Emily and Mark

Peter interviewing Emily and Mark

Emily and Mark serve BMS in a sensitive location in the Africa/Middle East region. They have two children, Isaac and Iris. Mark runs community development projects and Emily is a doctor. We cannot publish photos for security reasons.

How did God convince you to become a missionary in a potentially dangerous region?

Emily: It started for me when I was quite a new believer. I had a sense that God had blessed me with quite a lot — with the ability to become a doctor and to serve other people in that way. He wanted me to use that wherever he was going to call me. So I didn't have a specific sense for a while.

We were in our mid-twenties when we approached BMS, saying: "we think we are called to serve, perhaps overseas; where would you send us?" We didn't even know they worked in that region, but they asked us to think about it. We began to see that we could work somewhere where progress may be quite slow, and where a lot of it is to do with the way you live rather than the words that you speak.

Mark: How did God convict us to serve in a place like that? Step by step, in bite size chunks. Like Emily, I felt that passion to serve people who are less well off than me. When I was in my early teens, I felt this pull to go out from Britain and work overseas, helping to serve people in Jesus' name and sharing his love like that. When I was about twenty, I went off to Albania a couple of times. That confirmed to me that I could fit into a team that was going to live in a different culture and communicate God's love practically and through speaking to people when you get the chance to.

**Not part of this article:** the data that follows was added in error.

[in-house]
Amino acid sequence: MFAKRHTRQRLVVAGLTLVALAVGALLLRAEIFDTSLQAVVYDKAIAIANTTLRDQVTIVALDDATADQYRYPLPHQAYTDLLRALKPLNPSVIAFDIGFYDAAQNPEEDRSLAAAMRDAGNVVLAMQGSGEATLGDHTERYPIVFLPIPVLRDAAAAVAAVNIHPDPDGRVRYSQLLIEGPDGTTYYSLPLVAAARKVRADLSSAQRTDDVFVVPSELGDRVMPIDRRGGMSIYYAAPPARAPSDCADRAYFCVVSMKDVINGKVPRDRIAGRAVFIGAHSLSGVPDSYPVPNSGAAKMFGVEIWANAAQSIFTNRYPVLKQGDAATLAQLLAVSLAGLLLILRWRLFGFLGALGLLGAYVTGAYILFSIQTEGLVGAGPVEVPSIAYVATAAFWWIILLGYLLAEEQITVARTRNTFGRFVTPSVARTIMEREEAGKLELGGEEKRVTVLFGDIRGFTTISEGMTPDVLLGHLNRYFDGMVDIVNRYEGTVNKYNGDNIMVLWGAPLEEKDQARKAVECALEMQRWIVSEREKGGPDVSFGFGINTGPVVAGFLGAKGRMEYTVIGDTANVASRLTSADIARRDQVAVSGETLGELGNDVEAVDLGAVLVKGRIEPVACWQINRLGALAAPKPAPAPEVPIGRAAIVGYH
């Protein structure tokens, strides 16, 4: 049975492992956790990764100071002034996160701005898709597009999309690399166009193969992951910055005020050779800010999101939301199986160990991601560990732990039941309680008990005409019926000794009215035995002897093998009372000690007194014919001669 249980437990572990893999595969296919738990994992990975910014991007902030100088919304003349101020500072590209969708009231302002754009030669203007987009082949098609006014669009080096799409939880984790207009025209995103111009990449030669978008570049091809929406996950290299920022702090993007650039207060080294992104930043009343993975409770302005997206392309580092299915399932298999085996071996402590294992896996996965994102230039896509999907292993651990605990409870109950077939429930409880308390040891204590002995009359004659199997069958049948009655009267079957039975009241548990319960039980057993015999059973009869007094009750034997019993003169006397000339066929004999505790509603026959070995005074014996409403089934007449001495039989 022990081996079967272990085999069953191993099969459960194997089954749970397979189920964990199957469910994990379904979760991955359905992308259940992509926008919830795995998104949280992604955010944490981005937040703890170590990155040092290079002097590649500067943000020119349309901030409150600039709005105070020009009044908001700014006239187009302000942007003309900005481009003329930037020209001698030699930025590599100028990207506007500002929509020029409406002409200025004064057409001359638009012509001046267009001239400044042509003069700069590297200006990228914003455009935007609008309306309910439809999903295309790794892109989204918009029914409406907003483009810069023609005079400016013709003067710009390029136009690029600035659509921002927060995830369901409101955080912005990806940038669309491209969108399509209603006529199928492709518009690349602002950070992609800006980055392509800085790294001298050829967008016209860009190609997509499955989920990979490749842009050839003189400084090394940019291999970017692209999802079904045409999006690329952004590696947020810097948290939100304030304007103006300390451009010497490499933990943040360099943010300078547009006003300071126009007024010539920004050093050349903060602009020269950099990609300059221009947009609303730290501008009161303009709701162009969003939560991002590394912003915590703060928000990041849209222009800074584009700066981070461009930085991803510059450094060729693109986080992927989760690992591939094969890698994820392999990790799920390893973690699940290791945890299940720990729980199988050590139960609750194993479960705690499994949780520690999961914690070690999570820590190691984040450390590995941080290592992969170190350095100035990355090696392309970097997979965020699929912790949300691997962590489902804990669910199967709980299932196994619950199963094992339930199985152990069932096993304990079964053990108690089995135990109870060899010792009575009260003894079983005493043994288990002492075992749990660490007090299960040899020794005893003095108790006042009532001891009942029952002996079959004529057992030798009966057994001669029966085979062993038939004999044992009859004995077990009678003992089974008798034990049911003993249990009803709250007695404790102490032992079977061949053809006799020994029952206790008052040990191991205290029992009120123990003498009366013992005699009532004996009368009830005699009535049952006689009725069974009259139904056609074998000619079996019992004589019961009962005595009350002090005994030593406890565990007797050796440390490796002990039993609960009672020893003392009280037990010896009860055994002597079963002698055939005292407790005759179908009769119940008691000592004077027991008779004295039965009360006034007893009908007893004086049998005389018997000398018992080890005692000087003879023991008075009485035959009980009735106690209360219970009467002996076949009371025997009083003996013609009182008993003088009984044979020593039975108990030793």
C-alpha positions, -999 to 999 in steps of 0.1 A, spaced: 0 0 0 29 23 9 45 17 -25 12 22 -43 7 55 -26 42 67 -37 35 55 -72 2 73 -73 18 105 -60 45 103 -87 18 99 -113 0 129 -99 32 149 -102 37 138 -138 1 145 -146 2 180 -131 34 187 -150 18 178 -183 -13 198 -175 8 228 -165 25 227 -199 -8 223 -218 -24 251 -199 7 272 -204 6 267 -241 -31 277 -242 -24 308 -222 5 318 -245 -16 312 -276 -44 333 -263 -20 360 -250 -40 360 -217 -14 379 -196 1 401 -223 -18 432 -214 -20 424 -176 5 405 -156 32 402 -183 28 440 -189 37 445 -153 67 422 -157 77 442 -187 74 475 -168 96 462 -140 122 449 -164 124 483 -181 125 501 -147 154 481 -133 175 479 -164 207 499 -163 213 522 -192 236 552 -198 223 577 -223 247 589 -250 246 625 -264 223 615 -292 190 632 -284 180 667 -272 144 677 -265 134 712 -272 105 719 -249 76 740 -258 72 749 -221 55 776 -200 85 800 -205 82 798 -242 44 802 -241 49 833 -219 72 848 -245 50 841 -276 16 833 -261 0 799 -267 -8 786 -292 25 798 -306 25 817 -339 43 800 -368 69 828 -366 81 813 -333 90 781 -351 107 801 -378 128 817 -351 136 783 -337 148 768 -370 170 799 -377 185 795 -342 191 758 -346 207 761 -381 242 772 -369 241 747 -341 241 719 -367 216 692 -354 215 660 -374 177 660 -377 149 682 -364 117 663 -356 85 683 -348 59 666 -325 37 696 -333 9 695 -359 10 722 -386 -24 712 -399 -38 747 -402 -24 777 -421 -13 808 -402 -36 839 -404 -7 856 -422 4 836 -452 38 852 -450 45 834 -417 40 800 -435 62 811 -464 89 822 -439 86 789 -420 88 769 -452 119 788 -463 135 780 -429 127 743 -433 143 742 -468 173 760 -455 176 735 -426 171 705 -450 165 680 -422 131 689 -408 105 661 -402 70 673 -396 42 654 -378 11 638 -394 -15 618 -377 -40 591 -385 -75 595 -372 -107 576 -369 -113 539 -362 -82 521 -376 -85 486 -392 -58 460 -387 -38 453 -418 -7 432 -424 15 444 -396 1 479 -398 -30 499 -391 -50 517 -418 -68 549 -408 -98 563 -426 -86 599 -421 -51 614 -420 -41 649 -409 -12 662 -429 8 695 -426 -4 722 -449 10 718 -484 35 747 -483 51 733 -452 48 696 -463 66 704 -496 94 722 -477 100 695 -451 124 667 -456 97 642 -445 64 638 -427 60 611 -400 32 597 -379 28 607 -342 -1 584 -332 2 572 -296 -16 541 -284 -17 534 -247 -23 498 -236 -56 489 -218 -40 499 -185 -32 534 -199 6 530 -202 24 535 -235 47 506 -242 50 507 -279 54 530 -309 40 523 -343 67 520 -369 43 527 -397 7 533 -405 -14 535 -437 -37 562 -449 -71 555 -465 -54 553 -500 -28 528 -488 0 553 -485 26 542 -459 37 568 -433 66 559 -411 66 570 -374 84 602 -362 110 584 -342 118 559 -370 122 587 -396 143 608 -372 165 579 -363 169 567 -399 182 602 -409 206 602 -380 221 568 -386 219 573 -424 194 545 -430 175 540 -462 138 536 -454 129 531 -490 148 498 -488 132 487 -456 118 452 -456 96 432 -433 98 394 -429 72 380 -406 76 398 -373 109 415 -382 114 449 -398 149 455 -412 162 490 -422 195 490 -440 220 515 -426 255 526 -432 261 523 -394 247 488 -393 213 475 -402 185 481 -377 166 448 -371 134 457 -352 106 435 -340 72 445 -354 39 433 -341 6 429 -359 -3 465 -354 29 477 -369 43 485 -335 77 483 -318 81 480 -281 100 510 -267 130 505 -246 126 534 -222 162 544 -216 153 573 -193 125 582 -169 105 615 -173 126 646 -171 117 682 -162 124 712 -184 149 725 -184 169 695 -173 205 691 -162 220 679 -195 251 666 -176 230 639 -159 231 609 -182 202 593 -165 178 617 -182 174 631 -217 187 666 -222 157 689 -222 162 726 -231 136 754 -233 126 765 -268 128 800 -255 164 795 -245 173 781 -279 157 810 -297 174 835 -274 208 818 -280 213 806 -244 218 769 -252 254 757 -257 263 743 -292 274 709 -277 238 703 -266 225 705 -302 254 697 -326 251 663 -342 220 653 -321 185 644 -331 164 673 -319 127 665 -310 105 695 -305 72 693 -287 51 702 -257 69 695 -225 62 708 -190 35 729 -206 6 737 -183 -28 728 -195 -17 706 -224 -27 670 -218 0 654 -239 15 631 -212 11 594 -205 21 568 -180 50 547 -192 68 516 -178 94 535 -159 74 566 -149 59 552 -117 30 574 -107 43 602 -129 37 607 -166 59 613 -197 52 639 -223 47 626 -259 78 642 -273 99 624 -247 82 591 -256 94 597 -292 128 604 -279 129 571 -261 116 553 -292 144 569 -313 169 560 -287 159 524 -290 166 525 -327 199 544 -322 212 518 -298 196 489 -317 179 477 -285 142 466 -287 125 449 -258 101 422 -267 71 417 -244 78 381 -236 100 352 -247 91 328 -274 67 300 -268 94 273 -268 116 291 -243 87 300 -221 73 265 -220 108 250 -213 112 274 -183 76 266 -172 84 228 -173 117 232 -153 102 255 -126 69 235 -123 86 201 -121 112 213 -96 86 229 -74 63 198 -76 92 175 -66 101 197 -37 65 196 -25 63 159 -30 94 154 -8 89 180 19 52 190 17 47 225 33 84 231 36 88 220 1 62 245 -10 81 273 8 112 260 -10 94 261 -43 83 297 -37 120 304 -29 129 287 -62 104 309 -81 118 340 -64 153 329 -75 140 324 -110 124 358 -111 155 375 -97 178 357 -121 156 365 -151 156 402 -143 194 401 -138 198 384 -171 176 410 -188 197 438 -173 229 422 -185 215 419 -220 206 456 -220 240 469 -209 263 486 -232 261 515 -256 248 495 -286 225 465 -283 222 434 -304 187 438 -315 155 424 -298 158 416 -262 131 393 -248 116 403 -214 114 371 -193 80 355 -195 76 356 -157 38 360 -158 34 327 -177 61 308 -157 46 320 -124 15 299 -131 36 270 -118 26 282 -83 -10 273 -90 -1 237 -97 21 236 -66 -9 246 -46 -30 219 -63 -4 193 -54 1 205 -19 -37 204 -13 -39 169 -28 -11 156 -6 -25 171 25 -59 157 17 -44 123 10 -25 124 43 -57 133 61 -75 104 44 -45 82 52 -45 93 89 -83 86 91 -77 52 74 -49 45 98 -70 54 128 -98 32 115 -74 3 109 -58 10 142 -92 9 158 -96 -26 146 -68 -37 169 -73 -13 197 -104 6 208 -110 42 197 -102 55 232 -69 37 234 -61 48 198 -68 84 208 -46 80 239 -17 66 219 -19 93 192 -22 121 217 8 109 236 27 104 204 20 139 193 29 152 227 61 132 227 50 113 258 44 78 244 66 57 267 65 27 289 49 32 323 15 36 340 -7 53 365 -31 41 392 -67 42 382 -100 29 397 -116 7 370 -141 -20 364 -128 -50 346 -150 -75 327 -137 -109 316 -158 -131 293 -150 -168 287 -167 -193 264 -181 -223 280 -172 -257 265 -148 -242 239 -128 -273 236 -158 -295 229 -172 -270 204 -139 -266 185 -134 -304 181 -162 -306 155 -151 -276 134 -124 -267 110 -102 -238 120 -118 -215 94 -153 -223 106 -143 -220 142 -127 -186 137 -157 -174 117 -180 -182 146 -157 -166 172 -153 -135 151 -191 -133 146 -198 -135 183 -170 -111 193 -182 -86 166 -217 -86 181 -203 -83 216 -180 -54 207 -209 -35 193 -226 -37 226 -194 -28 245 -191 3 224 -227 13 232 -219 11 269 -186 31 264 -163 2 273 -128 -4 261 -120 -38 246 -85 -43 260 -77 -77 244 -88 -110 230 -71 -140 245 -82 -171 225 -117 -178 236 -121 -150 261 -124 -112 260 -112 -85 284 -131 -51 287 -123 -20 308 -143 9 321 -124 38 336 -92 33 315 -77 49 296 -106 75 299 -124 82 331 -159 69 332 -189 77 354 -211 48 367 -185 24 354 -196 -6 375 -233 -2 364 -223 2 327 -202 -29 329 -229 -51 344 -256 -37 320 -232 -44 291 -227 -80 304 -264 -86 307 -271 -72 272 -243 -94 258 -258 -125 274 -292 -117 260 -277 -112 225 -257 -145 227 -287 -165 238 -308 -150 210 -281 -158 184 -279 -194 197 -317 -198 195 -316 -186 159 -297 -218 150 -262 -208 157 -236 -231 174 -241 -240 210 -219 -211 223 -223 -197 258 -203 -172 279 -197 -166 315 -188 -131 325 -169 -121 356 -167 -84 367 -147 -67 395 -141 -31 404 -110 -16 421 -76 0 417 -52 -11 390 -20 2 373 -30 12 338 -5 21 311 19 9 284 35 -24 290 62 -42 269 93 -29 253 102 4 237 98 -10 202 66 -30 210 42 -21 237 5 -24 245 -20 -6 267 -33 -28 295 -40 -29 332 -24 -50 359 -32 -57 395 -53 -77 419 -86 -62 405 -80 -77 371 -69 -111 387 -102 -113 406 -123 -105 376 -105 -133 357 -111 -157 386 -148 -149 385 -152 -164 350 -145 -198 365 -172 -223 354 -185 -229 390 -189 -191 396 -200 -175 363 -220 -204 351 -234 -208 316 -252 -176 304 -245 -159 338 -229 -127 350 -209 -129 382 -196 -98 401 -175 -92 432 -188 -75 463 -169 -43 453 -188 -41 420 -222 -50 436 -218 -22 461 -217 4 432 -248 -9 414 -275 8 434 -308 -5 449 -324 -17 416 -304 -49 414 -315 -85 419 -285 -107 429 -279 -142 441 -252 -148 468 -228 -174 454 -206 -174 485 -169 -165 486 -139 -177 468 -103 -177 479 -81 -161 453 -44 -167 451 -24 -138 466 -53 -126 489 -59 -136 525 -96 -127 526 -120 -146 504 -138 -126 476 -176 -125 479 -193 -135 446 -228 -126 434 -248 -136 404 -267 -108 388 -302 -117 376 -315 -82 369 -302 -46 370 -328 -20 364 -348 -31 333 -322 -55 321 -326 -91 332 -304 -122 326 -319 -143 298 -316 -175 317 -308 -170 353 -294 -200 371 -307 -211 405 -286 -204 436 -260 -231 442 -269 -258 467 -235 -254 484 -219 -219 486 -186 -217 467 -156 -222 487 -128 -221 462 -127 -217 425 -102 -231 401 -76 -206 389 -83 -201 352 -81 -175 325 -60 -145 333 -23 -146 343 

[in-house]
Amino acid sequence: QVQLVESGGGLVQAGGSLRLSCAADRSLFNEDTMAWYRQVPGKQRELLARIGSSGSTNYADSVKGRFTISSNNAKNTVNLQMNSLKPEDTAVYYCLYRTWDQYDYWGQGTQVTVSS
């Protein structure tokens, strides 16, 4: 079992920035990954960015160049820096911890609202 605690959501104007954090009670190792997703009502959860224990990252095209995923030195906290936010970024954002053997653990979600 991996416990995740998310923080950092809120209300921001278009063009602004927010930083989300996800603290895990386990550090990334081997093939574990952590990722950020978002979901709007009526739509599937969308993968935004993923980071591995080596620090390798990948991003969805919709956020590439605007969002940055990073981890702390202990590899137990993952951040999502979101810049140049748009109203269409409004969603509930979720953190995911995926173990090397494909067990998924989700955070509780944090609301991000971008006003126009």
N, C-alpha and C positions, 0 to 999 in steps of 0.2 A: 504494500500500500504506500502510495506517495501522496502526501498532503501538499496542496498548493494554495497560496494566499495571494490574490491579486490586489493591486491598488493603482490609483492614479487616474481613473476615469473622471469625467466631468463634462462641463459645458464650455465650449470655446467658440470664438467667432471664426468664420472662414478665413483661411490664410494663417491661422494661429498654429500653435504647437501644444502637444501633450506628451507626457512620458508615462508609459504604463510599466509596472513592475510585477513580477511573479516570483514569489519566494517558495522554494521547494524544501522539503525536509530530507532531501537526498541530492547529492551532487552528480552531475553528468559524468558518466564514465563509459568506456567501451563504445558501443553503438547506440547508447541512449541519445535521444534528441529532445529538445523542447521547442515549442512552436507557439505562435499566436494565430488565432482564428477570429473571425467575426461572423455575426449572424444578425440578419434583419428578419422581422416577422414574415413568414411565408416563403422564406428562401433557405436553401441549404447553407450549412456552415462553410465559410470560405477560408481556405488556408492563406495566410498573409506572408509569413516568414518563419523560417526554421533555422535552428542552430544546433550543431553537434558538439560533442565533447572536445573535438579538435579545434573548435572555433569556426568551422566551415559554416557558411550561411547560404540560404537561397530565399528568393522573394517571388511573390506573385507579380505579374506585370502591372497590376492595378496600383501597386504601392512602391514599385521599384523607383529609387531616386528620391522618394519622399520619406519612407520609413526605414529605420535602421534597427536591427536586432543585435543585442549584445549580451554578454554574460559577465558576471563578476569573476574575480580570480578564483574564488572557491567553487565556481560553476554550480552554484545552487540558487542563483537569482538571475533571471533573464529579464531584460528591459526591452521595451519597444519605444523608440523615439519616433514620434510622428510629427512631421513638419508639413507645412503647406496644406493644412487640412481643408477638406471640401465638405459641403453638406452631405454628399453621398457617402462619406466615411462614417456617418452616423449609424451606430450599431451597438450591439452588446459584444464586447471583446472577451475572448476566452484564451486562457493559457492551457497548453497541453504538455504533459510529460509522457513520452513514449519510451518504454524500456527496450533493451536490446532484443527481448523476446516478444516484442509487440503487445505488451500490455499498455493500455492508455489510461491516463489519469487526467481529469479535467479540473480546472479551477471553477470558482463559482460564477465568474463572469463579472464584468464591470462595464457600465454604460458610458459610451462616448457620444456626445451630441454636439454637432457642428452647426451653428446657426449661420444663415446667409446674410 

I worked in other jobs for a few years, but the thing is not to lose sight of what you think God is telling you to do with a chunk of your life. To keep on saying, "I am available," and see what happens.

How long have you been in the mission field for?

Emily: Thirteen years. Our daughter was three months old when we went, and she's now thirteen, so that's an easy way for me to remember! She's not thanking me for that reference...

The kids have been in South India at a Christian boarding school for three years. There is a lack of appropriate education for them where we serve.

How do you cope being parted from your children?

Emily: I can get there within 24 hours if all the planes line up right. It was a really difficult decision to take. We visited the school with them twice and told them: "You can decide. We can either go back to the UK for secondary school, or you can go there." They said they wanted to go there; after a year they were quite settled.

You must not forget that they may look like British kids, but on the inside they are probably slightly more culturally different than they look. Almost all the kids at their school are mission kids. They all grew up in a third culture, so they've probably got more in common with the other kids than if they went to school here.

The plan is to finish A levels, do a gap year in the UK to earn some money and learn how to live in the UK, and then study here. That transition is probably easier to make when they're adults than as teenagers. It's all in God's hands, we trust.

What are the main challenges you face?

Mark: There's a lot. Sometimes it's just getting up in the morning, like it is anywhere...

Peter: We recognise that. We can relate to that.